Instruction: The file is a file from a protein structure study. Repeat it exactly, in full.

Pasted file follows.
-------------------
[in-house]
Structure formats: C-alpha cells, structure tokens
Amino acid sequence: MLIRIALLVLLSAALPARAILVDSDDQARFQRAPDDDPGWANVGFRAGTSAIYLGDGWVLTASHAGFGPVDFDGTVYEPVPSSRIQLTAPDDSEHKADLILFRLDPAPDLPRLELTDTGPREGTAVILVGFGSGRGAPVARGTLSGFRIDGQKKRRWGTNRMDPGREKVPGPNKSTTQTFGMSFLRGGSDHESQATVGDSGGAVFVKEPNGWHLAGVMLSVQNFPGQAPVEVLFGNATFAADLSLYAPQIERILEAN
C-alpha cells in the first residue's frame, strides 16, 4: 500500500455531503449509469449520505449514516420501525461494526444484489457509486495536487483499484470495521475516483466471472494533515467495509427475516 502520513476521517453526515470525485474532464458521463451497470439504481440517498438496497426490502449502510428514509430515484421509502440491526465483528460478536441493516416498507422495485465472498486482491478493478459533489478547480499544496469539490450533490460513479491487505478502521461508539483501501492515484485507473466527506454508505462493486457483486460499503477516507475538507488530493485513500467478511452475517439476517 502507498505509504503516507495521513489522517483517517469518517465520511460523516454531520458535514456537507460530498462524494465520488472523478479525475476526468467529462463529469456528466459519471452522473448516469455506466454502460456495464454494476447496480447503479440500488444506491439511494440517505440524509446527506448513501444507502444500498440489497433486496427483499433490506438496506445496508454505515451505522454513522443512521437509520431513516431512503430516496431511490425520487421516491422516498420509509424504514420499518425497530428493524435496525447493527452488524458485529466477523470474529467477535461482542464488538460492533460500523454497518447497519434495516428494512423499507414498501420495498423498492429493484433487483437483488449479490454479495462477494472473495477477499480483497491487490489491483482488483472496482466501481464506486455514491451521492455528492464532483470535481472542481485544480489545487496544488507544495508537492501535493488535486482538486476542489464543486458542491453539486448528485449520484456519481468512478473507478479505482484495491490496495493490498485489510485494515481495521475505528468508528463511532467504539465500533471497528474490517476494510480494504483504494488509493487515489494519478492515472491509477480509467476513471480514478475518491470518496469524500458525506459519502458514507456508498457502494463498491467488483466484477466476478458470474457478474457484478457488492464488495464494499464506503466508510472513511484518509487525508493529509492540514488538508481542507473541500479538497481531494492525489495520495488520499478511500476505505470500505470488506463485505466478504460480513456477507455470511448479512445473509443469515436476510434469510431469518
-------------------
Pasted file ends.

[in-house]
Structure formats: C-alpha cells, structure tokens
Amino acid sequence: MLIRIALLVLLSAALPARAILVDSDDQARFQRAPDDDPGWANVGFRAGTSAIYLGDGWVLTASHAGFGPVDFDGTVYEPVPSSRIQLTAPDDSEHKADLILFRLDPAPDLPRLELTDTGPREGTAVILVGFGSGRGAPVARGTLSGFRIDGQKKRRWGTNRMDPGREKVPGPNKSTTQTFGMSFLRGGSDHESQATVGDSGGAVFVKEPNGWHLAGVMLSVQNFPGQAPVEVLFGNATFAADLSLYAPQIERILEAN
C-alpha cells in the first residue's frame, strides 16, 4: 500500500455531503449509469449520505449514516420501525461494526444484489457509486495536487483499484470495521475516483466471472494533515467495509427475516 502520513476521517453526515470525485474532464458521463451497470439504481440517498438496497426490502449502510428514509430515484421509502440491526465483528460478536441493516416498507422495485465472498486482491478493478459533489478547480499544496469539490450533490460513479491487505478502521461508539483501501492515484485507473466527506454508505462493486457483486460499503477516507475538507488530493485513500467478511452475517439476517 502507498505509504503516507495521513489522517483517517469518517465520511460523516454531520458535514456537507460530498462524494465520488472523478479525475476526468467529462463529469456528466459519471452522473448516469455506466454502460456495464454494476447496480447503479440500488444506491439511494440517505440524509446527506448513501444507502444500498440489497433486496427483499433490506438496506445496508454505515451505522454513522443512521437509520431513516431512503430516496431511490425520487421516491422516498420509509424504514420499518425497530428493524435496525447493527452488524458485529466477523470474529467477535461482542464488538460492533460500523454497518447497519434495516428494512423499507414498501420495498423498492429493484433487483437483488449479490454479495462477494472473495477477499480483497491487490489491483482488483472496482466501481464506486455514491451521492455528492464532483470535481472542481485544480489545487496544488507544495508537492501535493488535486482538486476542489464543486458542491453539486448528485449520484456519481468512478473507478479505482484495491490496495493490498485489510485494515481495521475505528468508528463511532467504539465500533471497528474490517476494510480494504483504494488509493487515489494519478492515472491509477480509467476513471480514478475518491470518496469524500458525506459519502458514507456508498457502494463498491467488483466484477466476478458470474457478474457484478457488492464488495464494499464506503466508510472513511484518509487525508493529509492540514488538508481542507473541500479538497481531494492525489495520495488520499478511500476505505470500505470488506463485505466478504460480513456477507455470511448479512445473509443469515436476510434469510431469518